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Welcome to “OCEAN”

Organizations utilize personality inventories such as the Five Factor Model of Personality for a range of purposes including selection and recruitment and employee management. Over the last twenty years, HRM scientists and practitioners have identified the Five Factor Model as a useful tool in predicting employee performance across a range of jobs and settings. The Five Factor Model also called Big Five can be utilized to increase organizational effectiveness.

The Five Factor Model of personality predicts job satisfaction

Workers who are more satisfied in their jobs are more likely to stay in the organization, tend to be better performers and are less absent from work. Accordingly, it is important to determine if the Five Factor Model is related to job satisfaction. Research has indicated that several of the five traits are related to job satisfaction with neuroticism showing a negative correlation with job satisfaction and conscientiousness, extraversion, and agreeableness positively related to job satisfaction (Judge, Heller & Mount, 2002).

How can the Five Factor Model of personality be measured?

There are a variety of valid personality measures that can be used to assess the Big Five. The most popular is the NEO Personality Inventory that has gone through various revisions (McCrae, Costa & Martin, 2005). There is a long and short version of the NEO with the long version consisting of 240 items and the shorter version consisting of only 60 items (The one use by ESP). The measure is suitable for use with people of all ages. One of the benefits of the use of the NEO Personality Inventory is that it can assess both broad and narrow personality traits. The Big Five model represents five major personality traits, which you can remember using the OCEAN acronym:

  1. Openness
  2. Conscientiousness
  3. Extraversion/Extroversion
  4. Agreeableness
  5. Neuroticism

The Five Factor Model of personality can help curb counter-productive behavior

Employees deviate from acceptable workplace behavior when they engage in actions that harm the well-being of the individual or the organization. These types of behaviors include, stealing, withholding job effort (organizational deviance) and hostile behavior towards coworkers (interpersonal deviance). Interpersonal deviance is negatively correlated with high levels of agreeableness whereas organizational deviance is negatively related with high levels of conscientiousness and positively correlated with neuroticism. These findings imply that individuals who are emotionally stable and conscientious are less like to engage in organizational deviant behavior (Colbert, Mount, Harter, Witt, & Barrick, 2004).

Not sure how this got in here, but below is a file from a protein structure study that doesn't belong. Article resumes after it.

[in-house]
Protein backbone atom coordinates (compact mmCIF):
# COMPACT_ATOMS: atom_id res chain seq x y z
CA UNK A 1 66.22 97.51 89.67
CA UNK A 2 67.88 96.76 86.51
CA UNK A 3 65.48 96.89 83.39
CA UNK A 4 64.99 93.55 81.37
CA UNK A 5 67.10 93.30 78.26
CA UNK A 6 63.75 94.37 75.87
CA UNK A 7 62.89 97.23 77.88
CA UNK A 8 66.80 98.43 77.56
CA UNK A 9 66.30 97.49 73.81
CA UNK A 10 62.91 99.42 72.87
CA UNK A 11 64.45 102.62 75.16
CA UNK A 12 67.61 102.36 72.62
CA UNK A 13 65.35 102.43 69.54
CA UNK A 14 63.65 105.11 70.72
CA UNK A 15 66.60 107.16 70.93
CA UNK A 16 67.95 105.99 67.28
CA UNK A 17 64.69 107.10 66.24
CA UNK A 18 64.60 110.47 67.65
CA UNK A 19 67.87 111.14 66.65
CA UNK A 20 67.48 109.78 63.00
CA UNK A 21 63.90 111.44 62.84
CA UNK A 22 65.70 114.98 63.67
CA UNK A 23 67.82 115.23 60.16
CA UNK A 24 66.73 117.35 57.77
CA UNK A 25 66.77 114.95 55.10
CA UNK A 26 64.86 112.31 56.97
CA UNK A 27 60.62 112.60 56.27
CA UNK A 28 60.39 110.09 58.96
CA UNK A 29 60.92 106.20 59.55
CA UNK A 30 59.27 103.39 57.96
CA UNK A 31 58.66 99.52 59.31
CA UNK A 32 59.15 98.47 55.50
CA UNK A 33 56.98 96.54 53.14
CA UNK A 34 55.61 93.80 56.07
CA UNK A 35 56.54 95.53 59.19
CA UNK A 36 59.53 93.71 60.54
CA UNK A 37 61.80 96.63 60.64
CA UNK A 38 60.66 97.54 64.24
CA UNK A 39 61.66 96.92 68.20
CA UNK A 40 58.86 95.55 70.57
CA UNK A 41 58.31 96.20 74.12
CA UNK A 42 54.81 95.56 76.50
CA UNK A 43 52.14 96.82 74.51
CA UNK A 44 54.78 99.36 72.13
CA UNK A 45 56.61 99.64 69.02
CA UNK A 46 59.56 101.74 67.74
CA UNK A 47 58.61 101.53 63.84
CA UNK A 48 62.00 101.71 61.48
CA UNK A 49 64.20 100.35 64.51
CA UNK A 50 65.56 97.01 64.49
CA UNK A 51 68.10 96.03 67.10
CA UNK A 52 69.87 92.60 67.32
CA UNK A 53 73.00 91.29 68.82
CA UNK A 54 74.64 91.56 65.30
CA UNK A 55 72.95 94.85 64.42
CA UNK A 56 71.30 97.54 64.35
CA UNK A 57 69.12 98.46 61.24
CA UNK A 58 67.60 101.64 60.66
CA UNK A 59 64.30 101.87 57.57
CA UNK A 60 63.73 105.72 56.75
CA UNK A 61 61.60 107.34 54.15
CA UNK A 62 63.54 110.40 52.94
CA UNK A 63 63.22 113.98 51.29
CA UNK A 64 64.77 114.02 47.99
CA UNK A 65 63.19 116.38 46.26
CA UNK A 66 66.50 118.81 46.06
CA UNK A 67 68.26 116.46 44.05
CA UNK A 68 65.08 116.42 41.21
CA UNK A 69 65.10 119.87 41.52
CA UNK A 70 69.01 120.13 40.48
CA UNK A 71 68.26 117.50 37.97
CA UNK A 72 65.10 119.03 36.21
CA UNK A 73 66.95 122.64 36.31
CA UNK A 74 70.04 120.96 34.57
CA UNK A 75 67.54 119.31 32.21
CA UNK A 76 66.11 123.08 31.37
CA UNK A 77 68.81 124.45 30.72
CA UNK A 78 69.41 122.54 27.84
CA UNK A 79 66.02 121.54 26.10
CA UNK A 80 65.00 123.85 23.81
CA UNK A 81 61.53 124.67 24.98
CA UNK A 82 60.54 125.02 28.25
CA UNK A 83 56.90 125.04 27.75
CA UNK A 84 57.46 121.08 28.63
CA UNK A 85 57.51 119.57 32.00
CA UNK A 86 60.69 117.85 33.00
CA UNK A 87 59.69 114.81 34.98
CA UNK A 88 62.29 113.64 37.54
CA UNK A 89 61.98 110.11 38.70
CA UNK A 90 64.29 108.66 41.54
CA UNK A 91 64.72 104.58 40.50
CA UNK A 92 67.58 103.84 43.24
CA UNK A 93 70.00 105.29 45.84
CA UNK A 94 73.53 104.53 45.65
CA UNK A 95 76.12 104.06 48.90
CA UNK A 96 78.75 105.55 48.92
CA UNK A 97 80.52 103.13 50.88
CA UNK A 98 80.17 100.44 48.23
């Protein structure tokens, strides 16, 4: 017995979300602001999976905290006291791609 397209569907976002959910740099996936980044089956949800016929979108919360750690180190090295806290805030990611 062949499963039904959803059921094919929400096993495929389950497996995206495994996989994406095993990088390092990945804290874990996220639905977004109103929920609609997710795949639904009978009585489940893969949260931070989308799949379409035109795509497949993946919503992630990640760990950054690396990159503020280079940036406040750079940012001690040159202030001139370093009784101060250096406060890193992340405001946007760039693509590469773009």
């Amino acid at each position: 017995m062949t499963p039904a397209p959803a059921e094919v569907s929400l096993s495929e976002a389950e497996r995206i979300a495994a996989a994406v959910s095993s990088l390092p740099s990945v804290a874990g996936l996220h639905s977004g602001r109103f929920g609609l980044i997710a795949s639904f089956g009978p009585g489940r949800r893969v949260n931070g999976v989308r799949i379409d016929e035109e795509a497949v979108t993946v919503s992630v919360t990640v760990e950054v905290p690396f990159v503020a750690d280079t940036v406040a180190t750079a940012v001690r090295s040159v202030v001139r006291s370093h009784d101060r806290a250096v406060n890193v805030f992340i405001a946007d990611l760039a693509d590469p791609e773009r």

The Five Factor Model of personality helps determine effective leadership

Research has also shown linkages between the Five Factor Model and leader effectiveness. Research shows that extroverts are more likely to succeed in leadership positions. Extraversion was a valid predictor for management performance (Barrick & Mount, 1991) and Judge and Bono found that extroversion positively predicted charisma and inspirational motivation, a component of transformational leadership. Lim and Plohart (2004) also found a significant relationship between extraversion and leadership abilities.

There is also a link between agreeableness and leader effectiveness. Agreeable individuals are cheerful, adventurous, adaptable, friendly, likeable, generous, tolerant, and courteous (Barrick & Mount, 1991). Judge and Bono found agreeableness was a strong predictor of transformational leadership, accounting for 7% of the variance in transformational leadership.

The Five Factor Model of personality can help predict career success

There is also evidence that the Big Five Model is useful in predicting career success. In a study of 496 employees across a wide range of occupations and organizations, Seibert and Kramer (2001) found that extraversion was related to salary level, promotions, and career success. They also found that neuroticism was related negatively to career satisfaction (Seibert & Kramer, 2001).

In an interesting long-term study of the working lives of women, George and colleagues analyzed work over time from preliminary activities (in the twenties) to decreasing work involvement (after age 60), utilizing three of the Big Five personality traits as predictors of career outcomes (George, Helson & John, 2011). The three traits examined were extraversion (work as pursuit of rewards), openness (work as self-actualization) and conscientiousness (work as duty).

The researchers found that the socio-economic climate impacted the relationship between the personality traits and work lives. As expected, there was no significant relationship between the personality traits and work lives in the mid-60s, with young women being gender typed and family-oriented (George et al., 2011). However, as the climate changed, work outcomes were related to all three of the traits and predicted career status and satisfaction achieved, as well as continued work participation and financial security in late adulthood (George et al., 2011).

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